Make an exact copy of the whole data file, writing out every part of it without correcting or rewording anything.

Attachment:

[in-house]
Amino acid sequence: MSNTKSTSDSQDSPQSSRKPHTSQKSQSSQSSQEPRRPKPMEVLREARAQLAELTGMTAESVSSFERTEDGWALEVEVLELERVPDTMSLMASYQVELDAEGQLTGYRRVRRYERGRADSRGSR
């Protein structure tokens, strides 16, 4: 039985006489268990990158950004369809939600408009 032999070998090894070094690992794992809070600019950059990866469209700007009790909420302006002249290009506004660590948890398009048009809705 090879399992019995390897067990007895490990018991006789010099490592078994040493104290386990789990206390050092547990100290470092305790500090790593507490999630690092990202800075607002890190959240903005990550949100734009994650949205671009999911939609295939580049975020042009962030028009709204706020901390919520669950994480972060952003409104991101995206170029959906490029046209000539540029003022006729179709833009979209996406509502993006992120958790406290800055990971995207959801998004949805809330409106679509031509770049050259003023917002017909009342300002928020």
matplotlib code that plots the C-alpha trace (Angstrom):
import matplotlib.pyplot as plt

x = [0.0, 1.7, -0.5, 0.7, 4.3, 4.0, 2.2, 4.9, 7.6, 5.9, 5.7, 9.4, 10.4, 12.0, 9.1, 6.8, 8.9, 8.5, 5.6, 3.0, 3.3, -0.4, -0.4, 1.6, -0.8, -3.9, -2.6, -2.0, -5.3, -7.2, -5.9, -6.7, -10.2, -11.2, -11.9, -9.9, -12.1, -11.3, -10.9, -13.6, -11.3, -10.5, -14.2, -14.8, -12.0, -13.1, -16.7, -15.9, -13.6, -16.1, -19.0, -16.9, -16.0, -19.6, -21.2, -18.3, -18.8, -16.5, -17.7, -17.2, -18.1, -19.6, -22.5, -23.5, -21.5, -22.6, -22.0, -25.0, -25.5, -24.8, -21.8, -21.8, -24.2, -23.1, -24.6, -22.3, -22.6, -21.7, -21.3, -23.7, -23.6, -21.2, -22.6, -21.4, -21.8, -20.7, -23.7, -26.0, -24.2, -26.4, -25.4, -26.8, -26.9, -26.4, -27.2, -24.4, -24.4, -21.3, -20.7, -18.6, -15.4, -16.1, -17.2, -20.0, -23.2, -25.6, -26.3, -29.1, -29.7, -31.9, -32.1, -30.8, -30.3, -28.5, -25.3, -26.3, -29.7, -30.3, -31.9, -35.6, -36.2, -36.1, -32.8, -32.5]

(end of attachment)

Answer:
[in-house]
Amino acid sequence: MSNTKSTSDSQDSPQSSRKPHTSQKSQSSQSSQEPRRPKPMEVLREARAQLAELTGMTAESVSSFERTEDGWALEVEVLELERVPDTMSLMASYQVELDAEGQLTGYRRVRRYERGRADSRGSR
């Protein structure tokens, strides 16, 4: 039985006489268990990158950004369809939600408009 032999070998090894070094690992794992809070600019950059990866469209700007009790909420302006002249290009506004660590948890398009048009809705 090879399992019995390897067990007895490990018991006789010099490592078994040493104290386990789990206390050092547990100290470092305790500090790593507490999630690092990202800075607002890190959240903005990550949100734009994650949205671009999911939609295939580049975020042009962030028009709204706020901390919520669950994480972060952003409104991101995206170029959906490029046209000539540029003022006729179709833009979209996406509502993006992120958790406290800055990971995207959801998004949805809330409106679509031509770049050259003023917002017909009342300002928020």
matplotlib code that plots the C-alpha trace (Angstrom):
import matplotlib.pyplot as plt

x = [0.0, 1.7, -0.5, 0.7, 4.3, 4.0, 2.2, 4.9, 7.6, 5.9, 5.7, 9.4, 10.4, 12.0, 9.1, 6.8, 8.9, 8.5, 5.6, 3.0, 3.3, -0.4, -0.4, 1.6, -0.8, -3.9, -2.6, -2.0, -5.3, -7.2, -5.9, -6.7, -10.2, -11.2, -11.9, -9.9, -12.1, -11.3, -10.9, -13.6, -11.3, -10.5, -14.2, -14.8, -12.0, -13.1, -16.7, -15.9, -13.6, -16.1, -19.0, -16.9, -16.0, -19.6, -21.2, -18.3, -18.8, -16.5, -17.7, -17.2, -18.1, -19.6, -22.5, -23.5, -21.5, -22.6, -22.0, -25.0, -25.5, -24.8, -21.8, -21.8, -24.2, -23.1, -24.6, -22.3, -22.6, -21.7, -21.3, -23.7, -23.6, -21.2, -22.6, -21.4, -21.8, -20.7, -23.7, -26.0, -24.2, -26.4, -25.4, -26.8, -26.9, -26.4, -27.2, -24.4, -24.4, -21.3, -20.7, -18.6, -15.4, -16.1, -17.2, -20.0, -23.2, -25.6, -26.3, -29.1, -29.7, -31.9, -32.1, -30.8, -30.3, -28.5, -25.3, -26.3, -29.7, -30.3, -31.9, -35.6, -36.2, -36.1, -32.8, -32.5]